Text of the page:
A drunk prison officer refused Ireland’s inspector of prisons entry to a locked jail for an examination visit.
Patricia Gilheaney, who was appointed to the post of inspector of prisons in May 2018, revealed the clanger by the inebriated officer in her damning first annual report published this week.
She reported that, following her appointment, her initial priority was to visit every prison in the country.
Her report says that in one unnamed prison an officer, also unnamed, “refused the inspector entry into the prison.”
The report added, “He appeared to be intoxicated, i.e. strong smell of alcohol and difficulty in reading the inspector’s photo identification card.”
Prison management was immediately verbally notified of the incident and a report was subsequently submitted by Gilheaney to management in the prison concerned.
Despite this incident, she noted the “professionalism and dedication of staff in challenging and sometimes dangerous situations” throughout her visits to prisons.
But she also identified a host of other serious problems she encountered during tours of the Republic’s 13 prisons, including the prevalence of criminal gangs and a lack of treatment for mentally ill prisoners.
The inspector noted the presence of numerous gangs operating within prison walls, which she said was a reflection of the “exponential growth in the number of crime-related gangs and factions throughout the country.”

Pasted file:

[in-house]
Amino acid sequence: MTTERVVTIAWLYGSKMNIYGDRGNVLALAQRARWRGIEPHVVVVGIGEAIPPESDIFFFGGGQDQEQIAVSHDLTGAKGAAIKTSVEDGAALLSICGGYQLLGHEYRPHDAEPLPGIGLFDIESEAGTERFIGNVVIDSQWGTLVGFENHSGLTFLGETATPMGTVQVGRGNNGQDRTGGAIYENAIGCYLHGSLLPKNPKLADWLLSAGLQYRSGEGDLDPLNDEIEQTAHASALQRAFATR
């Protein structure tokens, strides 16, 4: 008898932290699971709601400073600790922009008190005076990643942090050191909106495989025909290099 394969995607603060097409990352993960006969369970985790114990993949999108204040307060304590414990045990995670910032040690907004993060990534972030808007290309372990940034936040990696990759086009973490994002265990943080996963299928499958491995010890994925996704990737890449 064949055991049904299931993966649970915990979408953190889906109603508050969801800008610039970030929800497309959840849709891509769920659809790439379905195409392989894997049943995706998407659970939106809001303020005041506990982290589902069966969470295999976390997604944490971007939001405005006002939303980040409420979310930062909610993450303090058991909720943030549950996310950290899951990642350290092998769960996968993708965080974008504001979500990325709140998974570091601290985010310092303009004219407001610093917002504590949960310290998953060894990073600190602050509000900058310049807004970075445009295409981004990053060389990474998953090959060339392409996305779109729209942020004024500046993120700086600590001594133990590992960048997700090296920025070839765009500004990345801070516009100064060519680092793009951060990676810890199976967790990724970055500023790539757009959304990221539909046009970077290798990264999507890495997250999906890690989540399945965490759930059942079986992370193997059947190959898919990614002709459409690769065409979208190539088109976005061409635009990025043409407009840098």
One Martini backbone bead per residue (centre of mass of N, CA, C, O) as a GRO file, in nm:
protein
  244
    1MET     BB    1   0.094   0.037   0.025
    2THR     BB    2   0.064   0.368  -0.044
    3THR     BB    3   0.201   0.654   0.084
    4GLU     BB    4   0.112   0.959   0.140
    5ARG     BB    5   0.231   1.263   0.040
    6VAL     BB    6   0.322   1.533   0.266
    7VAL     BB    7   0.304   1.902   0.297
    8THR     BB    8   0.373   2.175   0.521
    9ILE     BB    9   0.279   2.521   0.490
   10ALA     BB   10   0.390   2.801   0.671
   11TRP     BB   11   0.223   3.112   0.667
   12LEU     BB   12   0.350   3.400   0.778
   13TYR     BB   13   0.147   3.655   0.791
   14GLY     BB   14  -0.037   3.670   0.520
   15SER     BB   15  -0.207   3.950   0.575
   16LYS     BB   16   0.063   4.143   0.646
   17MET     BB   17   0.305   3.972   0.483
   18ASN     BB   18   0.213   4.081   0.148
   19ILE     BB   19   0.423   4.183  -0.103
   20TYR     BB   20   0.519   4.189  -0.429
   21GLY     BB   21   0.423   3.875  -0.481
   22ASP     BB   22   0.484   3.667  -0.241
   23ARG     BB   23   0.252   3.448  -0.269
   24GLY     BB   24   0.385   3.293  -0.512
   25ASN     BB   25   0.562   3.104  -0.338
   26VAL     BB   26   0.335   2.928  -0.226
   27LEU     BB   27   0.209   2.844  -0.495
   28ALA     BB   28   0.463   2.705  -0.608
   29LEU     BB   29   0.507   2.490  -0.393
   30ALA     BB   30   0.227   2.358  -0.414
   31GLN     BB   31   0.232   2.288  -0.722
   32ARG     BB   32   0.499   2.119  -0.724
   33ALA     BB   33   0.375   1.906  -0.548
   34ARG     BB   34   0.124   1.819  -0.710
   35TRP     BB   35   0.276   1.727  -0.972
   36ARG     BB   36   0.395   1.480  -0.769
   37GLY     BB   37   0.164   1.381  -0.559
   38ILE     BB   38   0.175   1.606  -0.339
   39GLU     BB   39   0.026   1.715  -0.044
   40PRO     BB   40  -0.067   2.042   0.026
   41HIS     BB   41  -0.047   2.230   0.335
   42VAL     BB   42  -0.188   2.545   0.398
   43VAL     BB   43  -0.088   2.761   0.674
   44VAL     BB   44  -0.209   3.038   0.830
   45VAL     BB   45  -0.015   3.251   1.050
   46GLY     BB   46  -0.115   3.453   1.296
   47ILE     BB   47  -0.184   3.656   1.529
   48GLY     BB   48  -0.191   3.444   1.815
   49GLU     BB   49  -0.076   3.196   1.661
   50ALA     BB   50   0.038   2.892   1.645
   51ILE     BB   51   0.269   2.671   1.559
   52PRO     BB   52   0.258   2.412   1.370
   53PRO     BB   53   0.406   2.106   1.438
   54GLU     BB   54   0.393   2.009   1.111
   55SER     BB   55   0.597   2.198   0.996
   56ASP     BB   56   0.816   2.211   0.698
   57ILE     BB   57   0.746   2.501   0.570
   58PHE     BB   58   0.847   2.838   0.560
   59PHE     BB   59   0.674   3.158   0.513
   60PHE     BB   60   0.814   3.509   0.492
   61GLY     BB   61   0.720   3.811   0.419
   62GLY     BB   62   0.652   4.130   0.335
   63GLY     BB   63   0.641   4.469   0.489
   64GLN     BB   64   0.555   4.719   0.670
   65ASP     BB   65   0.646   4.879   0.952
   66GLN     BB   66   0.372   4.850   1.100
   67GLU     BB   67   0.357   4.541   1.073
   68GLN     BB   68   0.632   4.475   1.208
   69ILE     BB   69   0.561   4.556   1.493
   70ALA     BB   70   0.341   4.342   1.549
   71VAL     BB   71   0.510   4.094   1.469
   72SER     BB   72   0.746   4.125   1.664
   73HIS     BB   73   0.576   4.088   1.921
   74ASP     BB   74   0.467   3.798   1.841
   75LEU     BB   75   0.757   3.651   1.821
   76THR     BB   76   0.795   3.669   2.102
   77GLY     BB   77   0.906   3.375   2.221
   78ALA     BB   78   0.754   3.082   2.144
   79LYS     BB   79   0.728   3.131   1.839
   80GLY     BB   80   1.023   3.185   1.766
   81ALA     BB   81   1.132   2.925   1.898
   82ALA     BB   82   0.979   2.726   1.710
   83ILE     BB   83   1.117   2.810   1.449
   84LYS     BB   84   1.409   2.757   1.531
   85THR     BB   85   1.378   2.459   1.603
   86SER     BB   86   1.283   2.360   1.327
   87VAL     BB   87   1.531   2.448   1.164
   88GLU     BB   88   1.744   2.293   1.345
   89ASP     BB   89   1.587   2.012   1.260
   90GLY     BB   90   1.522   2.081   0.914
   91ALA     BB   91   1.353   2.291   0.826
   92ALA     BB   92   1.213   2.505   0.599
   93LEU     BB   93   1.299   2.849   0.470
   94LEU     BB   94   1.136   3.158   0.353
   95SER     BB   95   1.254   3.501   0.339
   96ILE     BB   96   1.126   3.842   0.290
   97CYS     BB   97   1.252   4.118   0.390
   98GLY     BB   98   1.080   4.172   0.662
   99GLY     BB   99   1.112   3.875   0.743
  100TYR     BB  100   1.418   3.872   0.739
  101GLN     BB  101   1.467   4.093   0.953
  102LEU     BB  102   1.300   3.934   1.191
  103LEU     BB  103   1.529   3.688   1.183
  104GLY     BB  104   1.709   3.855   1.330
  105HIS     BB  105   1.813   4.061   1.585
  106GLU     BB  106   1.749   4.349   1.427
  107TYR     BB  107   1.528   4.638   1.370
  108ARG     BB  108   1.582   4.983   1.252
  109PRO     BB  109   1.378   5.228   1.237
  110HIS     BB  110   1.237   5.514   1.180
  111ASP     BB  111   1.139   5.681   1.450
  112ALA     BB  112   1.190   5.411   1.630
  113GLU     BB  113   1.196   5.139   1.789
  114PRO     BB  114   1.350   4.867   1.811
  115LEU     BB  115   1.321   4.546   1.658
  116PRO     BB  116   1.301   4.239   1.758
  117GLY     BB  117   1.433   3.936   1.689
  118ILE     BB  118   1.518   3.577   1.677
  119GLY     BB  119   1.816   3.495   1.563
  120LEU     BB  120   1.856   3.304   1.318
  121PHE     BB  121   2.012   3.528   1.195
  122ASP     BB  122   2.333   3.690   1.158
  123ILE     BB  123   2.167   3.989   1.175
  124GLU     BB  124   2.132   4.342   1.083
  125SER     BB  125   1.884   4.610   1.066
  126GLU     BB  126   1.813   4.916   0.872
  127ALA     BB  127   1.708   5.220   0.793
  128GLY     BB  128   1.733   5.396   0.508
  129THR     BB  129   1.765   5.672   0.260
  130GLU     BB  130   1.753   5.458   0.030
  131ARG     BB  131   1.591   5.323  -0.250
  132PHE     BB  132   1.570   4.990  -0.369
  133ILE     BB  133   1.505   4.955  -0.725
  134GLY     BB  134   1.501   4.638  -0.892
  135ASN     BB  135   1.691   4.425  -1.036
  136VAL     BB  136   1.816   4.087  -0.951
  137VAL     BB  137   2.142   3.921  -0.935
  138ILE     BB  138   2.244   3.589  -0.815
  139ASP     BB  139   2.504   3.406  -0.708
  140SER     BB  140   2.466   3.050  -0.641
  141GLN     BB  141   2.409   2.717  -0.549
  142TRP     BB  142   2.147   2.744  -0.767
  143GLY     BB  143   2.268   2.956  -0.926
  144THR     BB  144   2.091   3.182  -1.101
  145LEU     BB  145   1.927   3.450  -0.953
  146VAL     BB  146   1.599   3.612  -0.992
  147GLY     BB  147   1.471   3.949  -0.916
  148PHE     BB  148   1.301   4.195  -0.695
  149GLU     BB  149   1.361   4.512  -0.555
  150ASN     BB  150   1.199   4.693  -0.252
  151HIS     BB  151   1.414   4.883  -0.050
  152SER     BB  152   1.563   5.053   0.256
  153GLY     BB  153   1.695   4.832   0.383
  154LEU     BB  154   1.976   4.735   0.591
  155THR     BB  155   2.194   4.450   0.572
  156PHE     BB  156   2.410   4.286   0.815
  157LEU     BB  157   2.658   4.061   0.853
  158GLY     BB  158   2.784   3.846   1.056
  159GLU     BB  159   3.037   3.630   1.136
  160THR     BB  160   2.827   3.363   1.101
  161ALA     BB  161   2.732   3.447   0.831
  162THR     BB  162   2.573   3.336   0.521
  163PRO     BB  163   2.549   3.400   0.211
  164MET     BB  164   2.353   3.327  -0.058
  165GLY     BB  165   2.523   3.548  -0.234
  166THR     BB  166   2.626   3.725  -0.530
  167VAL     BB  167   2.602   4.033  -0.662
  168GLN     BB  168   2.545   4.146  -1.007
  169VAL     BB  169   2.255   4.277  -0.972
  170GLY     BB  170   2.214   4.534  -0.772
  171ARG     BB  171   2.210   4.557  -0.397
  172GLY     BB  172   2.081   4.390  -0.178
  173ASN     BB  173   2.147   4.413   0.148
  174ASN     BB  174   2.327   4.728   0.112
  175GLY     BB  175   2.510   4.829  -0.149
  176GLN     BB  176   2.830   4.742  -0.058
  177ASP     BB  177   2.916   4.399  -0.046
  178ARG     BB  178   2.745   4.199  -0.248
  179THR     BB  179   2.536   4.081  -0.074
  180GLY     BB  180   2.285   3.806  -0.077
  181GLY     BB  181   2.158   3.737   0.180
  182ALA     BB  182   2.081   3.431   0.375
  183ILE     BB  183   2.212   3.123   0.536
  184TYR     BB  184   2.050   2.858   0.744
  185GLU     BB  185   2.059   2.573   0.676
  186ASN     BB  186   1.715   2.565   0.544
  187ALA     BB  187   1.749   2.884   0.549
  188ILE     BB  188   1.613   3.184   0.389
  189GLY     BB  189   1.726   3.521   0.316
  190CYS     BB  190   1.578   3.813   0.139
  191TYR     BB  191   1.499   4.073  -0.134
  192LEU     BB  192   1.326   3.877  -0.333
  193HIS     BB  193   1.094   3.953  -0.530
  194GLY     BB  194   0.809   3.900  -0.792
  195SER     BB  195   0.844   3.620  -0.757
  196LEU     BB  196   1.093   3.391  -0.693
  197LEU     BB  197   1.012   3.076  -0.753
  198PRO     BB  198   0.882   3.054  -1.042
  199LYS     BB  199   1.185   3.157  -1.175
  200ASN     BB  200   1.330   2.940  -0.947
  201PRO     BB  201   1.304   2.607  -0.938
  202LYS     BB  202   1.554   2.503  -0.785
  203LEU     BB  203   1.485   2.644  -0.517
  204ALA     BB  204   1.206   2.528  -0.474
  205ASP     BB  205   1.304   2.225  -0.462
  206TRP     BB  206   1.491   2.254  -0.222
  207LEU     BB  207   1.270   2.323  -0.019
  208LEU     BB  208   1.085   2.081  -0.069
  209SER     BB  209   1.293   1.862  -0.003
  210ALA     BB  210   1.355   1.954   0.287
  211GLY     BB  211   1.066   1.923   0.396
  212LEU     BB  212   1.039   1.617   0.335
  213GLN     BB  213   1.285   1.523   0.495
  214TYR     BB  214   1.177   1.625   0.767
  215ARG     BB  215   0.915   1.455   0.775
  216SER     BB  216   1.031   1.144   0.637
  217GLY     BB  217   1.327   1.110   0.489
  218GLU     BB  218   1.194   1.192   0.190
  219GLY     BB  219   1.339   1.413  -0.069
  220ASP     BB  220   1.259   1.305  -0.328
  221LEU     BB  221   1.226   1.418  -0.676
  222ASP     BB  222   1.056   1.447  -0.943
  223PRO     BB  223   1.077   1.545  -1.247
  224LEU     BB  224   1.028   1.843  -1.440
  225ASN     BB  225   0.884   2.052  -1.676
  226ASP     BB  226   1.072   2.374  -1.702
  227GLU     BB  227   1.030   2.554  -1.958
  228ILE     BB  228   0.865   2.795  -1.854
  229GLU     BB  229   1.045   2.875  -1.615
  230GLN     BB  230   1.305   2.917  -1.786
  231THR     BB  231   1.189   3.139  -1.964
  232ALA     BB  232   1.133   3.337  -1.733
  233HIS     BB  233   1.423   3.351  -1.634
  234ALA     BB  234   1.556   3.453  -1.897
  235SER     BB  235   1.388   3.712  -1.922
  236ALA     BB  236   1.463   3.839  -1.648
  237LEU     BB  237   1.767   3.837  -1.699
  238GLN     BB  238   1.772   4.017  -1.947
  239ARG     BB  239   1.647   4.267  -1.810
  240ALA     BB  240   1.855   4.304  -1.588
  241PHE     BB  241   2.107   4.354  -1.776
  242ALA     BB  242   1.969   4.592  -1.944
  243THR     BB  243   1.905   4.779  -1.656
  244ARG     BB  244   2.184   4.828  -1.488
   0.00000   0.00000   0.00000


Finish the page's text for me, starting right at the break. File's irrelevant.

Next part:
She said that “when members of gangs/factions are confined within prisons it amplifies the problem and brings with it significant challenges for the provision of a safe environment.”
Gilheaney witnessed first-hand the challenges for prison officers in separating rival gang members. Her report said, “Membership or allegiance to these criminal gangs fluctuate on a continuous basis with some persons breaking links and others becoming affiliated.”
Her report stated the ready availability of contraband, including drugs and mobile phones, was also a “serious concern.” Drug dealing and the selling of phones meant some prisoners amassed significant wealth while other inmates were left in significant debt.
She also noted the use of drones “compounds the contraband problem and challenges the Irish Prison Service to keep abreast of technological advances.”
The inspector urged the Irish Prison Service not to accept this situation as “the norm” and instead to increase security at points of entry.